“Defying the Quiet: Photography of the Civil Rights Movement in South Carolina” runs Oct. 18 through Jan. 17, 2014 and features work by two prominent photographers, Cecil Williams of Orangeburg, and the late David Wallace of Columbia, as well as news photographers from The State and The Columbia Record who were capturing the movement for the daily newspaper.

The 90 photographs, blown up to 20”-by-30” size, are complemented by the placement of eight vintage televisions around McKissick’s North Gallery that feature video clips from the era.

Hearing Gov. Ernest “Fritz” Hollings admonish “hot-headed students” to cease their activities or risk arrest, or listening as the late Malcolm X exhort a black audience to stand up to the authority of the white establishment because “democracy means hypocrisy,” provides a wide-open window to a tumultuous time.

Curator Ned Puchner said the elements in the exhibition are meant to convey to spectators both immediacy and a sense of history.

“There are photographs that are taken to tell a newspaper story and then there are photographs that weren’t used,” and resided in archives for many years, Puchner said. “Those photographs that weren’t used tell a different story.”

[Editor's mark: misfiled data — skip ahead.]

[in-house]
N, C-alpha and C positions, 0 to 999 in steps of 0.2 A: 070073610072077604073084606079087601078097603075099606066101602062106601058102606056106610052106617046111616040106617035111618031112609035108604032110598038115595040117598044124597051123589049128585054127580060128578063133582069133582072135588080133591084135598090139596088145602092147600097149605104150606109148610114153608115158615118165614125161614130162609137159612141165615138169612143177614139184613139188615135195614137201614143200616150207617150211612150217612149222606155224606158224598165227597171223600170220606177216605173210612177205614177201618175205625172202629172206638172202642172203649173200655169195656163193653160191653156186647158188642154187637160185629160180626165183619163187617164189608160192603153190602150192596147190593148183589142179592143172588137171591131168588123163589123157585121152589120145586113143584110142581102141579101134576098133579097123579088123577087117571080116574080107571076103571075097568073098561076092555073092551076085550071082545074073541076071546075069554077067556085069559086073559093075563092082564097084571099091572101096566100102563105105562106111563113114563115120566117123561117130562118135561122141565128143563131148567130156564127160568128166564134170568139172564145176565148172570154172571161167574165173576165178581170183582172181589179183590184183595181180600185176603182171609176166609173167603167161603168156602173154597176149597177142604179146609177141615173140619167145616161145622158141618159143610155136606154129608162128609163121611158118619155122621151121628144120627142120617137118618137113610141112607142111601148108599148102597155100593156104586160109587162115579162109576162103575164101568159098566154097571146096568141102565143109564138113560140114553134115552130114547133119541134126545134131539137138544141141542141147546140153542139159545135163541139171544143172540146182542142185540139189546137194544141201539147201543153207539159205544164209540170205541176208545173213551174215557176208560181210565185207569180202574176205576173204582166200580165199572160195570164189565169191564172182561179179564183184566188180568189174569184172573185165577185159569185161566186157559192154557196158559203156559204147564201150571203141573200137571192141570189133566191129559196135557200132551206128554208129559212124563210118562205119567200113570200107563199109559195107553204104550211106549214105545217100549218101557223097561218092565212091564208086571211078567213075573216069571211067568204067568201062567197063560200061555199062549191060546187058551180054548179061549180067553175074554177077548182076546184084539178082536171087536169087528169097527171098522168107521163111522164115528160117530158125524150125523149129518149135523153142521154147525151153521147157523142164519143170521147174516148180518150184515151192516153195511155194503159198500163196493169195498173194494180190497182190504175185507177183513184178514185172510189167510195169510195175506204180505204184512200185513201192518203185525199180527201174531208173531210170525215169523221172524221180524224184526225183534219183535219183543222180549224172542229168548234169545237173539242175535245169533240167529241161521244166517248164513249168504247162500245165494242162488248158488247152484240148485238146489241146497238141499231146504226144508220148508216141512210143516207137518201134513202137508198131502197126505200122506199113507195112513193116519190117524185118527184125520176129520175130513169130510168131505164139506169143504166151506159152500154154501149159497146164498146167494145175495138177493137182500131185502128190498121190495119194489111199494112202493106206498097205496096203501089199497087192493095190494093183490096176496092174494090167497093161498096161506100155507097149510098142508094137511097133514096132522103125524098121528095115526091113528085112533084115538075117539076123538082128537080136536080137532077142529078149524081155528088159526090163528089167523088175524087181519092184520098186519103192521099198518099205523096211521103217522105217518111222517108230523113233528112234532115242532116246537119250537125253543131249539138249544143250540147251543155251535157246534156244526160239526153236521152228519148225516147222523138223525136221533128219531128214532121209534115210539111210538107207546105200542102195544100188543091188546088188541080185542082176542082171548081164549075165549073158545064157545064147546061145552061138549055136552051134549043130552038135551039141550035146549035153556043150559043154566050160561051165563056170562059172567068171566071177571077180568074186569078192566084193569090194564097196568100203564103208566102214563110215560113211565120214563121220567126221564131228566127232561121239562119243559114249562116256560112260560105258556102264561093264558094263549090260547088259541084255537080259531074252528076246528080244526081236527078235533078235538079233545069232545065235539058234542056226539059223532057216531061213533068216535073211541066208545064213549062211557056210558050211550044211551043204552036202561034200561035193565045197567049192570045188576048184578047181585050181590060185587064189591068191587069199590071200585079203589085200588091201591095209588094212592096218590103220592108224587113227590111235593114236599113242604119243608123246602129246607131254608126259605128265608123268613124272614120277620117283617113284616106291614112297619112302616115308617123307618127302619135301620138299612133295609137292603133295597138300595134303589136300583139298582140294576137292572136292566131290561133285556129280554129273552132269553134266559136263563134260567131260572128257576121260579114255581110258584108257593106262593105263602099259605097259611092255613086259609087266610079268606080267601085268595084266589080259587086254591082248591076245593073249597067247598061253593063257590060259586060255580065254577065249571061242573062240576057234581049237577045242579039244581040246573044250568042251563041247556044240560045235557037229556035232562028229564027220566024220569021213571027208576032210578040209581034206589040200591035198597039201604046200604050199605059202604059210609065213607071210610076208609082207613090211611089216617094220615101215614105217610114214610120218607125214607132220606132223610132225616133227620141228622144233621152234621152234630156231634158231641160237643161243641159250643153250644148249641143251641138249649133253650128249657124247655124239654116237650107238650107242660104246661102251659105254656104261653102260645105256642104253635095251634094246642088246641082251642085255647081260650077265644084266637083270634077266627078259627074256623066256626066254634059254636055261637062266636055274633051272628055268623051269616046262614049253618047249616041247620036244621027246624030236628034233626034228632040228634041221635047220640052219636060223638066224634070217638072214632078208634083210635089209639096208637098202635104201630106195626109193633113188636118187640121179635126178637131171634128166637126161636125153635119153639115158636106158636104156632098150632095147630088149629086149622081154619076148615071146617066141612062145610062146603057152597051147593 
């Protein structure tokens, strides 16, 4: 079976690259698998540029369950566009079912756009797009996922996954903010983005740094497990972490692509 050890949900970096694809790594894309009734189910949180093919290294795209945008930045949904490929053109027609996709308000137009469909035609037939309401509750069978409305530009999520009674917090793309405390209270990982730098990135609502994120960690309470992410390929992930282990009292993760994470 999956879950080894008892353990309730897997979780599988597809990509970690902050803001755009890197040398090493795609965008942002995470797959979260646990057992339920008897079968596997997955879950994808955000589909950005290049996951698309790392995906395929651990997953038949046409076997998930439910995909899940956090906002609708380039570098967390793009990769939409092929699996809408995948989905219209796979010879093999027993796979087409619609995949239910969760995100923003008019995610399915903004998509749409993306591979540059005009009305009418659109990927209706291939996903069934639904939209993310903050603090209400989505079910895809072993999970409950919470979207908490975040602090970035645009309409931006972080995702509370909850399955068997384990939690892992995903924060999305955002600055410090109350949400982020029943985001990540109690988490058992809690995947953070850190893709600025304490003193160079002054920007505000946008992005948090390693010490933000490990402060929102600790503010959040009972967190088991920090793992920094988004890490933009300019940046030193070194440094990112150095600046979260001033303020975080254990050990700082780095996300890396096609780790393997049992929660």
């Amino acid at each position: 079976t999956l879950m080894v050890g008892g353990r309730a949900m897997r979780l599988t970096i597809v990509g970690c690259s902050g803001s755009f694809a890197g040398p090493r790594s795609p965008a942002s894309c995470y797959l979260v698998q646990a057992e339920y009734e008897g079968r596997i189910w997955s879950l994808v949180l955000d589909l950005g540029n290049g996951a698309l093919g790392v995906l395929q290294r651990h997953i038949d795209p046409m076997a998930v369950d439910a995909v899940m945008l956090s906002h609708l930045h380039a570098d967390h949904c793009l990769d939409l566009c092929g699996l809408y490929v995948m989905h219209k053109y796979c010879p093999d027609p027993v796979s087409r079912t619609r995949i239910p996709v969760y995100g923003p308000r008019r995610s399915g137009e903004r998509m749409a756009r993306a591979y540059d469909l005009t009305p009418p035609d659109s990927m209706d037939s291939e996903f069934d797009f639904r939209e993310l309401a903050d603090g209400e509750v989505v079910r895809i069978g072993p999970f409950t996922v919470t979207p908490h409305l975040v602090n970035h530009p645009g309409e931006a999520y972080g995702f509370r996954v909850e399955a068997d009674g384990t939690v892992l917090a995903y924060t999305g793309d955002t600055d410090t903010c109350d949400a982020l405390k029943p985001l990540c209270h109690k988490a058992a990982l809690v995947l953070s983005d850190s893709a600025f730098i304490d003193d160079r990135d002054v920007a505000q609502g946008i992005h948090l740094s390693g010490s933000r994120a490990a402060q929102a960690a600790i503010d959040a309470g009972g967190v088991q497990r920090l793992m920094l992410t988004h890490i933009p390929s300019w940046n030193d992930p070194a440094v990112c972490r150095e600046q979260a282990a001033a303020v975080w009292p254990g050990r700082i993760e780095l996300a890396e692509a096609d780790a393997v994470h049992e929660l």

He hopes the exhibition will illuminate “the role of photography as it shapes a narrative, and how that narrative becomes history.”

Puchner, who joined McKissick last year, brings fresh eyes to the exhibition’s elements. A New Jersey native who earned his Ph.D. at Indiana University, Puchner said he has focused on the use of photography and film during the civil rights period, particularly how it is used by newspaper photographers who aimed for objectivity and movement leaders who wanted to use the media to convey their point of view.

USC African-American history professor Bobby Donaldson, who is consultant to the ColumbiaSC 63 project, is working with him on the exhibition.